Since the day I was born in 1880, the mill that I am has undergone many metamorphoses that I’ve never had the chance to put into words. I have no desire to blow hot air, but I felt that it was time to speak out.
So much oil has flowed through my presses that it might be fun to apply a few drops to the door hinges of my memory. Much as I may recall eras and circumstances, I’m not one of those neat little structures whose history gets recorded in a notebook. My volumes remain veiled in mystery, some say that my cellars lie alongside dungeons, and I like to think that I owe my charm to those little legends too. My walls have vibrated under the weight of the millstone, my floors have resounded under the iron-clad hooves of the mounted police; they have even been beaten over repeatedly by ironmongers’ shoes. The horse-drawn carts that brought deliveries were replaced by trucks, the electricity fairy visited my abode, yet I must admit that more than anything else, I’ve kept operating thanks to sheer elbow grease and a sense of effort that has never dulled. And quite frankly, when the Montegottero family settled under my roof, I knew right from the start that its members belonged in that league.
My rebirth out of the rubble demanded hours of labour. All that remained of my oil-pressing days were a mess of belts with no motor; a mere handful of dilapidated apparatus, yet with a promising future; a simple grinding stone impatient to be delivered from years of torpor. I won’t beat about the bush, I admit it, I was in bad shape. I was one of 30 mills in the region whose disappearance had scarcely even been noticed. So I had no choice, either I was destroyed or I was brought back to life. And once I was, there would be no question of showing off, designing some sports car or trying to look like a big shot; at most, Jean-Marc turned me into an instrument of emancipation, of freedom. I recall the shovelfuls of fruit measured with no weighing mechanism other than an eyeballed estimate, the more or less informed adjustments to improve on protocols in force for two hundred years, the little tricks developed to prevent my batches from meeting a sorry end. In addition to crates, I’ve collected my quota of anecdotes – those little slices of life that give you a boost and are the best antidote to despondency.
Of course, the machines haven’t forgotten the anxiety of the cash drawer or the storms of sadness. But just ask them, and you too can be plunged back into the incredible pace of work, the gargantuan effort, and above all the joy of the oil flowing out.
While following my path, I’ve observed the man who repaired me follow his own. Rather than giving me a renovation or a second youth, I was granted another mill to assist me, in Les Ardillats. It has relieved me of surplus activity, and enables our oils to travel the world. Have no fear, international success has in no way altered the affection I feel for Beaujeu and the surrounding area, the baskets everyone brings in from the garden for me to work on in my own way.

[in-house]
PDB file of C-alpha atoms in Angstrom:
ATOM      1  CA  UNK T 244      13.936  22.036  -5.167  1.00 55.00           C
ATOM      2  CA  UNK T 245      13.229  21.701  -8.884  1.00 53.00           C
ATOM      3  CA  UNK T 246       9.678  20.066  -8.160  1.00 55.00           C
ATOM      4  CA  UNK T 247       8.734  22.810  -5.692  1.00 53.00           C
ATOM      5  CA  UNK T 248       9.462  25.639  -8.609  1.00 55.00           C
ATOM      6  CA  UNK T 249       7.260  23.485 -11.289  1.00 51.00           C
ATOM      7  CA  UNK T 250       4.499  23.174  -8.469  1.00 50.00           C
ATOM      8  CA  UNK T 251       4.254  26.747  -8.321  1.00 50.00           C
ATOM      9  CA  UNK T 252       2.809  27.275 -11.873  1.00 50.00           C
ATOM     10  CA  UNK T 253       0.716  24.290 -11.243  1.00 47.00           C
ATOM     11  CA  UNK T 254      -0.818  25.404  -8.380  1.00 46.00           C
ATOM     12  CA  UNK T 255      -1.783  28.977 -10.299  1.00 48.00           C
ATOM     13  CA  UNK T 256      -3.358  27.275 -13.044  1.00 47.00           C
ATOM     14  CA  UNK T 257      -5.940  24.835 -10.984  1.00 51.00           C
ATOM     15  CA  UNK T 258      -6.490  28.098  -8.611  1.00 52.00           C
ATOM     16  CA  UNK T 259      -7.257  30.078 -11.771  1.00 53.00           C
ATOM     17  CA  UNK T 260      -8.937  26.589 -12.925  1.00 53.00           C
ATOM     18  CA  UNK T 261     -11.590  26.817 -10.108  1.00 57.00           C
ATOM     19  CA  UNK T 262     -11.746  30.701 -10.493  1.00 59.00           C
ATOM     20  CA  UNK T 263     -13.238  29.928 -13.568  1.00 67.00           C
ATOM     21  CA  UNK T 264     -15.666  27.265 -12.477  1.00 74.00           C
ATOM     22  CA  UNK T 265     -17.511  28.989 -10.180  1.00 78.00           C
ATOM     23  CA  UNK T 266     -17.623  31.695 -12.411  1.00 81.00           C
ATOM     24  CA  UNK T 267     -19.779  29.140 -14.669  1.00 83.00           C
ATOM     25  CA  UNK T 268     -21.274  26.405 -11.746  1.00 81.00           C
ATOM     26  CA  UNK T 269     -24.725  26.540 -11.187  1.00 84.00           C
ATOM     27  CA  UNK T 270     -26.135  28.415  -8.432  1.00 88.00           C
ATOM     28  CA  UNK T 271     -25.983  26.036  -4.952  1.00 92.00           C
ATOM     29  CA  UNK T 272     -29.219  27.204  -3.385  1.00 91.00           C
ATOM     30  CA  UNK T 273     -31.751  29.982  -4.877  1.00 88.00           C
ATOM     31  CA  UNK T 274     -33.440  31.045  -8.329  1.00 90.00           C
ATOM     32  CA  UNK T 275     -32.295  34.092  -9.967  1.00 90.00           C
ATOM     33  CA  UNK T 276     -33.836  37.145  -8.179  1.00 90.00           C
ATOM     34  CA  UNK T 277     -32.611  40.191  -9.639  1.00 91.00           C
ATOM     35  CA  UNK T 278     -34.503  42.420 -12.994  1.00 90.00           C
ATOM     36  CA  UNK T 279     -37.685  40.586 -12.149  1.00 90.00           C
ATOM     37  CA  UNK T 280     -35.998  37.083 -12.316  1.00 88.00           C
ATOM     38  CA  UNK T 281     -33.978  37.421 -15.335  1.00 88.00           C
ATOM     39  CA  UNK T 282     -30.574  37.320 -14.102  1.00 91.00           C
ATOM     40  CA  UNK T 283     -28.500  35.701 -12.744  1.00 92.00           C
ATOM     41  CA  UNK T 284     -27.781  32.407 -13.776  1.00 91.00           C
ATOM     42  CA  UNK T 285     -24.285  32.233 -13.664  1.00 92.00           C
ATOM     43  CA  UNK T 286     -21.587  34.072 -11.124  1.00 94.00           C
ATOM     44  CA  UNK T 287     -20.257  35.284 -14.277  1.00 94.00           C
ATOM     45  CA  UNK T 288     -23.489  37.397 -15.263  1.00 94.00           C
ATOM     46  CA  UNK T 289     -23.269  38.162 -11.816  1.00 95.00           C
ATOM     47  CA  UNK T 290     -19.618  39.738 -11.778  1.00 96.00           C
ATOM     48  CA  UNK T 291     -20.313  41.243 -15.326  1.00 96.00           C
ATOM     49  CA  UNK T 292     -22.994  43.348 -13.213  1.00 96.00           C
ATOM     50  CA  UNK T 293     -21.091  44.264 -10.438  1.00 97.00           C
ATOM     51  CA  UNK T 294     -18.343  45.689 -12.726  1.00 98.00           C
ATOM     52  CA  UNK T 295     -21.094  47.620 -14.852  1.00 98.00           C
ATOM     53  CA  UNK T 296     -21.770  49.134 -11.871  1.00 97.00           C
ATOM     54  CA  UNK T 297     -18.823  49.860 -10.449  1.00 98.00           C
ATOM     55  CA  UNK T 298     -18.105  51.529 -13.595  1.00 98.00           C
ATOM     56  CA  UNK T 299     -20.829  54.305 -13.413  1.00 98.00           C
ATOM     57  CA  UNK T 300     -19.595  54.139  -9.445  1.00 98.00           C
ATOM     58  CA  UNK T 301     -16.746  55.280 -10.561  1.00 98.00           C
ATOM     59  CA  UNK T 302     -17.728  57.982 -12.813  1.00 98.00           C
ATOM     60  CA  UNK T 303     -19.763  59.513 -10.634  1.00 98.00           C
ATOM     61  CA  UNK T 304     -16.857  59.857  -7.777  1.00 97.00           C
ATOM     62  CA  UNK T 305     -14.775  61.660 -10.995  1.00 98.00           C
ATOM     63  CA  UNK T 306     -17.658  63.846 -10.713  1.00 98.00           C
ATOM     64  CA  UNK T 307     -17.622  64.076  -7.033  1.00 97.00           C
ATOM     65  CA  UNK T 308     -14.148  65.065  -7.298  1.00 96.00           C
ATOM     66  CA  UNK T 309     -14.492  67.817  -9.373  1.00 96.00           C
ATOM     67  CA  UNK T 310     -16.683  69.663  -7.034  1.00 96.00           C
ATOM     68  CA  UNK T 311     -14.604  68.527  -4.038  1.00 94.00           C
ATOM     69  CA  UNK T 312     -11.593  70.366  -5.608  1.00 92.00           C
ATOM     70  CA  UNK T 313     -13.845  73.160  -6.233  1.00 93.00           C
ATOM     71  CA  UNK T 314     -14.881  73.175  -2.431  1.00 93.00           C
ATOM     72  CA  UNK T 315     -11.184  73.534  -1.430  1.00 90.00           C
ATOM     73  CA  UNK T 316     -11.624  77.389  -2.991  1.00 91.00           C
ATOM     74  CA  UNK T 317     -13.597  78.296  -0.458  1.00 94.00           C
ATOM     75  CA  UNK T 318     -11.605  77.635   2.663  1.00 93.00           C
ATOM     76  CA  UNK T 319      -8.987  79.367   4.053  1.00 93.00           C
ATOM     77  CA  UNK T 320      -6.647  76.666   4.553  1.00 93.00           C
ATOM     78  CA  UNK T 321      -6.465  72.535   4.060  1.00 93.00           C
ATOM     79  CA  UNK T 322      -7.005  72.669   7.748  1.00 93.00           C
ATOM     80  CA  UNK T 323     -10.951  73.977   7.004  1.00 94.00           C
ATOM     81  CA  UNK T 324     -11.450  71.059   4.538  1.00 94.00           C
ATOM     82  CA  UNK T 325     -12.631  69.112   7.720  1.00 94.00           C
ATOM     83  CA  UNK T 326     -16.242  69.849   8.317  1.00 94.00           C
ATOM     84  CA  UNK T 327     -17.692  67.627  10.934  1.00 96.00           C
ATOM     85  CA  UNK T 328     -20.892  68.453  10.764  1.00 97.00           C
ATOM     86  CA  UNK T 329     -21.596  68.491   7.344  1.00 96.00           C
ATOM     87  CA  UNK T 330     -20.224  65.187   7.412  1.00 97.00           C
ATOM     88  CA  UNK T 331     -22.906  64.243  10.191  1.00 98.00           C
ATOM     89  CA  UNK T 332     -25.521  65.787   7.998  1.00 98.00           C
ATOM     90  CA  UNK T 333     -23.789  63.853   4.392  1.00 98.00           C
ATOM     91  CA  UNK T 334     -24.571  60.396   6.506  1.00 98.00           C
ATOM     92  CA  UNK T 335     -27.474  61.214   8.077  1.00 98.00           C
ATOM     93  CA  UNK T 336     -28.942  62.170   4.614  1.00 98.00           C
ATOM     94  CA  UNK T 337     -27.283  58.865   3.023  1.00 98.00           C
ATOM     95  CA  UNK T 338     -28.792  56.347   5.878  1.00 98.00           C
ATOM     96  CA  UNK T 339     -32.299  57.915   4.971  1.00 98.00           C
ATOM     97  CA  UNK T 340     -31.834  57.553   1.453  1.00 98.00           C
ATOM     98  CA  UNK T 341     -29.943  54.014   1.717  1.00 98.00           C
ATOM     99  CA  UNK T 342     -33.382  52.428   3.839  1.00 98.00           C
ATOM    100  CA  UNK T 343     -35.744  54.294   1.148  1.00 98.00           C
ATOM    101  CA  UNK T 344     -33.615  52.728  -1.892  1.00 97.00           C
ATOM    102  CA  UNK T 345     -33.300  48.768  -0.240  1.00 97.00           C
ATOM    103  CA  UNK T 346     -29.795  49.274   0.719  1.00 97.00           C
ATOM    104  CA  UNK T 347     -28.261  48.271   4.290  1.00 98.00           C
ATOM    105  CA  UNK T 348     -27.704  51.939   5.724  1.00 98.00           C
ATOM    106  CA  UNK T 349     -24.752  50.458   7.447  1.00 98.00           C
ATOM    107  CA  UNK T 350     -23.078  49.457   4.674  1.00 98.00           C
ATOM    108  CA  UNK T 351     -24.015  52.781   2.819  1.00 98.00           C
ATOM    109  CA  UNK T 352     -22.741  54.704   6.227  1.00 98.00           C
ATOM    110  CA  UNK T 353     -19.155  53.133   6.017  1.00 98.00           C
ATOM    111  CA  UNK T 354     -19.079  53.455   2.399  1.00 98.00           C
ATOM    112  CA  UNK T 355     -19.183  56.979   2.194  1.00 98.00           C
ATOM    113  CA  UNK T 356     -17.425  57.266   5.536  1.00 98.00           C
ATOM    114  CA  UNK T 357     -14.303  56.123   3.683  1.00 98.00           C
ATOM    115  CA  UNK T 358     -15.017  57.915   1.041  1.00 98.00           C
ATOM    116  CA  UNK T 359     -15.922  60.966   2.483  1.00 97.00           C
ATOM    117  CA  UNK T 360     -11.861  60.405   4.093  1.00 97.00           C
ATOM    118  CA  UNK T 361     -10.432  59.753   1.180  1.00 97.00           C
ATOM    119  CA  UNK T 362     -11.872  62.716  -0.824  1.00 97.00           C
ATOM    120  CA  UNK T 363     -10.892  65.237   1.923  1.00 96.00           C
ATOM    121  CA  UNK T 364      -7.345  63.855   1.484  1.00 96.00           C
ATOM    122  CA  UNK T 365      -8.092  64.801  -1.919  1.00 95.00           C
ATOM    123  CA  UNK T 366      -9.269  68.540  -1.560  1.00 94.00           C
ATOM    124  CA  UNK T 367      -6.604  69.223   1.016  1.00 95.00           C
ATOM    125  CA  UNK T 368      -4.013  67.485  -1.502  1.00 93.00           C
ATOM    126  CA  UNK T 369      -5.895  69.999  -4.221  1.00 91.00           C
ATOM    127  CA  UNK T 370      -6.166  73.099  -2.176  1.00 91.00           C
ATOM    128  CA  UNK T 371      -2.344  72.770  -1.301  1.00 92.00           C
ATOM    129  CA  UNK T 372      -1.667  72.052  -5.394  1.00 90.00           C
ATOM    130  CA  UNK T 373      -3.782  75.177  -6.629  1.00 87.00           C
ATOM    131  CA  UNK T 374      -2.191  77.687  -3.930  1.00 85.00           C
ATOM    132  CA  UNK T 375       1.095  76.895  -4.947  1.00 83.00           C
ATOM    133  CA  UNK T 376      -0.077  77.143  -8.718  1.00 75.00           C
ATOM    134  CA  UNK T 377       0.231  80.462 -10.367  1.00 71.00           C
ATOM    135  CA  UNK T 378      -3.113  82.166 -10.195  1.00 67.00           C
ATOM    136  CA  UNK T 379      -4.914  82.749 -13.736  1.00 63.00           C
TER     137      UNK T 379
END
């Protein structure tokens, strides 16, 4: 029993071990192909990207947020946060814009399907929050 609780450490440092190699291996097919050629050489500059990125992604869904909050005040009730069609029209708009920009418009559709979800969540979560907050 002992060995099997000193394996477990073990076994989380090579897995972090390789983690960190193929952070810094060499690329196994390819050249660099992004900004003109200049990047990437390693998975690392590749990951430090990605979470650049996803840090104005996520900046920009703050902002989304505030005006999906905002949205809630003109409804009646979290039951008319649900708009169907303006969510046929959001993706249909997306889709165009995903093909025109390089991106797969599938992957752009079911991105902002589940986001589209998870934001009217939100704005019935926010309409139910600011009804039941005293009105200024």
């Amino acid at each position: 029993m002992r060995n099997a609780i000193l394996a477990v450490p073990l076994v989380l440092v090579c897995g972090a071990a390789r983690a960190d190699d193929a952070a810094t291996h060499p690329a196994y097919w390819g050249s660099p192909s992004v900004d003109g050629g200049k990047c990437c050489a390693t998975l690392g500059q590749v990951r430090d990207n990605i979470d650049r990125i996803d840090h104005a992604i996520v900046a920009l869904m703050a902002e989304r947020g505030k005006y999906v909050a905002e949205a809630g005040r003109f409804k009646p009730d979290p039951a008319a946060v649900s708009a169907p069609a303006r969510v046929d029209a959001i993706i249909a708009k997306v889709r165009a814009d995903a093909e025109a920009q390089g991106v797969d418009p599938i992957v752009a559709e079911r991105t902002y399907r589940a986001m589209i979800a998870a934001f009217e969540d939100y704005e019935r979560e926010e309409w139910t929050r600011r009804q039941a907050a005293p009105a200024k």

As proudly as the very first day, I take pleasure in transforming the marrows, poppies and hazelnuts that pass through my ovens, converting them into oil with the very same love. I must admit that like all retired individuals with a love of hard work, it’s difficult for me to hand in my apron: I keep going unapologetically, and for four months in every year. I’ve made the extraction of virgin peanut oil my special indulgence. A sharp nose will always pick up the toasted notes of peanut, along with the powerful aromas emanating from the empty frying pans, immediately reminiscent of freshly toasted bread or a praline-like sweetness. I don’t feel worn out by the years, but am now able to take on this role as a museum that you might have guessed at from my penchant for preserving things. I’ve done my part, and I’ve seen the Huilerie Beaujolaise family grow: it’s time for the youngster to take over and do the work for me. In a nutshell, I’m giving him my place without hiding my face; I know that he’s done his research in terms of form, and is impeccable in terms of norm.
While I still have the edge when it comes to flavour in the mouth, polished as he is, he would say that unlike me, he shines and he showers! But beware of his ideal son-in-law appearances, his more majestic dimensions: that mill has absorbed everything he learned from his ancestor, along with the very foundations of our reason for being – never cheat and stay on the straight and narrow, honour traditions and do what must be done. Between the two of us, we represent the wealth and connection between heritage and passion, between modernity and technology. In addition to the machinery custom-designed-and-built to accompany the growth of the Huilerie Beaujolaise, progress also serves as a guarantee. Moreover, the assistance provided by information technology and its various programs is less a distortion of artisan production and more a means of preserving its soul: its configuration monitors fruit pressing by the ton to the nearest Newton, and its integrated database respects cooking specifications to the nearest degree.
A host of recipes perpetuate a know-how consolidated through experimentation, while my successor smooths over their approximations to comply with the rules of culinary grammar. All these gains in efficiency have given him his consistency, and they enable that taste that is our very essence to be reproduced.